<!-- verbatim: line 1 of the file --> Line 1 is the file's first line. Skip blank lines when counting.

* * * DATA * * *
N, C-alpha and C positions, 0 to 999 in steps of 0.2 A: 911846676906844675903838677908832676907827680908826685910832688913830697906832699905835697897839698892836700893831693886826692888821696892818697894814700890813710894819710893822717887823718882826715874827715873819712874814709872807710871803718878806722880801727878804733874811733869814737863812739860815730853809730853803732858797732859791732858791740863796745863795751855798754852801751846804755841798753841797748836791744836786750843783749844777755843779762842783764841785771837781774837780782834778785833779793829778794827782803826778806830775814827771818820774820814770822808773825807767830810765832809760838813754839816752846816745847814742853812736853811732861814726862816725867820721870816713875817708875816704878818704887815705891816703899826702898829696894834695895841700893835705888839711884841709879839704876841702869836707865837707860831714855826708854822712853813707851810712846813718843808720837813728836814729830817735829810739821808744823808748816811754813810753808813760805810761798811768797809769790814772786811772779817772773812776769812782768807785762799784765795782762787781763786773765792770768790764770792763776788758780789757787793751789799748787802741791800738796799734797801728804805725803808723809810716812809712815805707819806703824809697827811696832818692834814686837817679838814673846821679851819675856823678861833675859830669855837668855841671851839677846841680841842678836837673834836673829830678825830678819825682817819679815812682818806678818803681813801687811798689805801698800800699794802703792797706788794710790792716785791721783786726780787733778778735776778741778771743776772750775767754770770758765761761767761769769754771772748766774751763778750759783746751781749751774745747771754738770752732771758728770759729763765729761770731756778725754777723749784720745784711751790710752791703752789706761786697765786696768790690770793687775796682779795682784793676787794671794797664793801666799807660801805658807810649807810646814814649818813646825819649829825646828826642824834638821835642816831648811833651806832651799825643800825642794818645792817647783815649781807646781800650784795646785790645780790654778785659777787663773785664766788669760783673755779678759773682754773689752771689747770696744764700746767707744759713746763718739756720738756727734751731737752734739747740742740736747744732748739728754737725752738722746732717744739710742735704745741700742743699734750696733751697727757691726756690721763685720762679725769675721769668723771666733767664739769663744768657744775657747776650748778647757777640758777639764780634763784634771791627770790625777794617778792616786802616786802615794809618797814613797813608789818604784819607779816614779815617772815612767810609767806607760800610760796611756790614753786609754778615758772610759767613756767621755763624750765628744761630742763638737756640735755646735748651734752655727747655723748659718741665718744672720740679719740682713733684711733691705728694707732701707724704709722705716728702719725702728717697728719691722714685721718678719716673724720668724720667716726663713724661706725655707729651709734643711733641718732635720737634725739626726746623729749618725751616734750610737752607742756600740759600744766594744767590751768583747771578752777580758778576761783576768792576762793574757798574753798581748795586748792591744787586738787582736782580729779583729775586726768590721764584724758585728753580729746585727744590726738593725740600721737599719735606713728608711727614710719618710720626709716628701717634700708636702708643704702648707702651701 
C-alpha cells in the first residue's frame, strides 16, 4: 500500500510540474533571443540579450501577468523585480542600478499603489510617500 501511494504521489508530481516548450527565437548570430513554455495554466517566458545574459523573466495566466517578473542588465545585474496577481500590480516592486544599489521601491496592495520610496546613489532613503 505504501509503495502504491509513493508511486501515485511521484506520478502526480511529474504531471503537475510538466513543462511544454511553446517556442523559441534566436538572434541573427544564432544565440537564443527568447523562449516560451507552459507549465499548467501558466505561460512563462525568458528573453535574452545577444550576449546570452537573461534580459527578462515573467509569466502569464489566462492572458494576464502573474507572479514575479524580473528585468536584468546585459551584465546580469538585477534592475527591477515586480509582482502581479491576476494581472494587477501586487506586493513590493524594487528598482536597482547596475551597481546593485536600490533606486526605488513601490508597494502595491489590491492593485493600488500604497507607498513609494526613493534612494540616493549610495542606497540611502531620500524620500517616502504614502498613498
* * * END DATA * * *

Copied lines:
N, C-alpha and C positions, 0 to 999 in steps of 0.2 A: 911846676906844675903838677908832676907827680908826685910832688913830697906832699905835697897839698892836700893831693886826692888821696892818697894814700890813710894819710893822717887823718882826715874827715873819712874814709872807710871803718878806722880801727878804733874811733869814737863812739860815730853809730853803732858797732859791732858791740863796745863795751855798754852801751846804755841798753841797748836791744836786750843783749844777755843779762842783764841785771837781774837780782834778785833779793829778794827782803826778806830775814827771818820774820814770822808773825807767830810765832809760838813754839816752846816745847814742853812736853811732861814726862816725867820721870816713875817708875816704878818704887815705891816703899826702898829696894834695895841700893835705888839711884841709879839704876841702869836707865837707860831714855826708854822712853813707851810712846813718843808720837813728836814729830817735829810739821808744823808748816811754813810753808813760805810761798811768797809769790814772786811772779817772773812776769812782768807785762799784765795782762787781763786773765792770768790764770792763776788758780789757787793751789799748787802741791800738796799734797801728804805725803808723809810716812809712815805707819806703824809697827811696832818692834814686837817679838814673846821679851819675856823678861833675859830669855837668855841671851839677846841680841842678836837673834836673829830678825830678819825682817819679815812682818806678818803681813801687811798689805801698800800699794802703792797706788794710790792716785791721783786726780787733778778735776778741778771743776772750775767754770770758765761761767761769769754771772748766774751763778750759783746751781749751774745747771754738770752732771758728770759729763765729761770731756778725754777723749784720745784711751790710752791703752789706761786697765786696768790690770793687775796682779795682784793676787794671794797664793801666799807660801805658807810649807810646814814649818813646825819649829825646828826642824834638821835642816831648811833651806832651799825643800825642794818645792817647783815649781807646781800650784795646785790645780790654778785659777787663773785664766788669760783673755779678759773682754773689752771689747770696744764700746767707744759713746763718739756720738756727734751731737752734739747740742740736747744732748739728754737725752738722746732717744739710742735704745741700742743699734750696733751697727757691726756690721763685720762679725769675721769668723771666733767664739769663744768657744775657747776650748778647757777640758777639764780634763784634771791627770790625777794617778792616786802616786802615794809618797814613797813608789818604784819607779816614779815617772815612767810609767806607760800610760796611756790614753786609754778615758772610759767613756767621755763624750765628744761630742763638737756640735755646735748651734752655727747655723748659718741665718744672720740679719740682713733684711733691705728694707732701707724704709722705716728702719725702728717697728719691722714685721718678719716673724720668724720667716726663713724661706725655707729651709734643711733641718732635720737634725739626726746623729749618725751616734750610737752607742756600740759600744766594744767590751768583747771578752777580758778576761783576768792576762793574757798574753798581748795586748792591744787586738787582736782580729779583729775586726768590721764584724758585728753580729746585727744590726738593725740600721737599719735606713728608711727614710719618710720626709716628701717634700708636702708643704702648707702651701 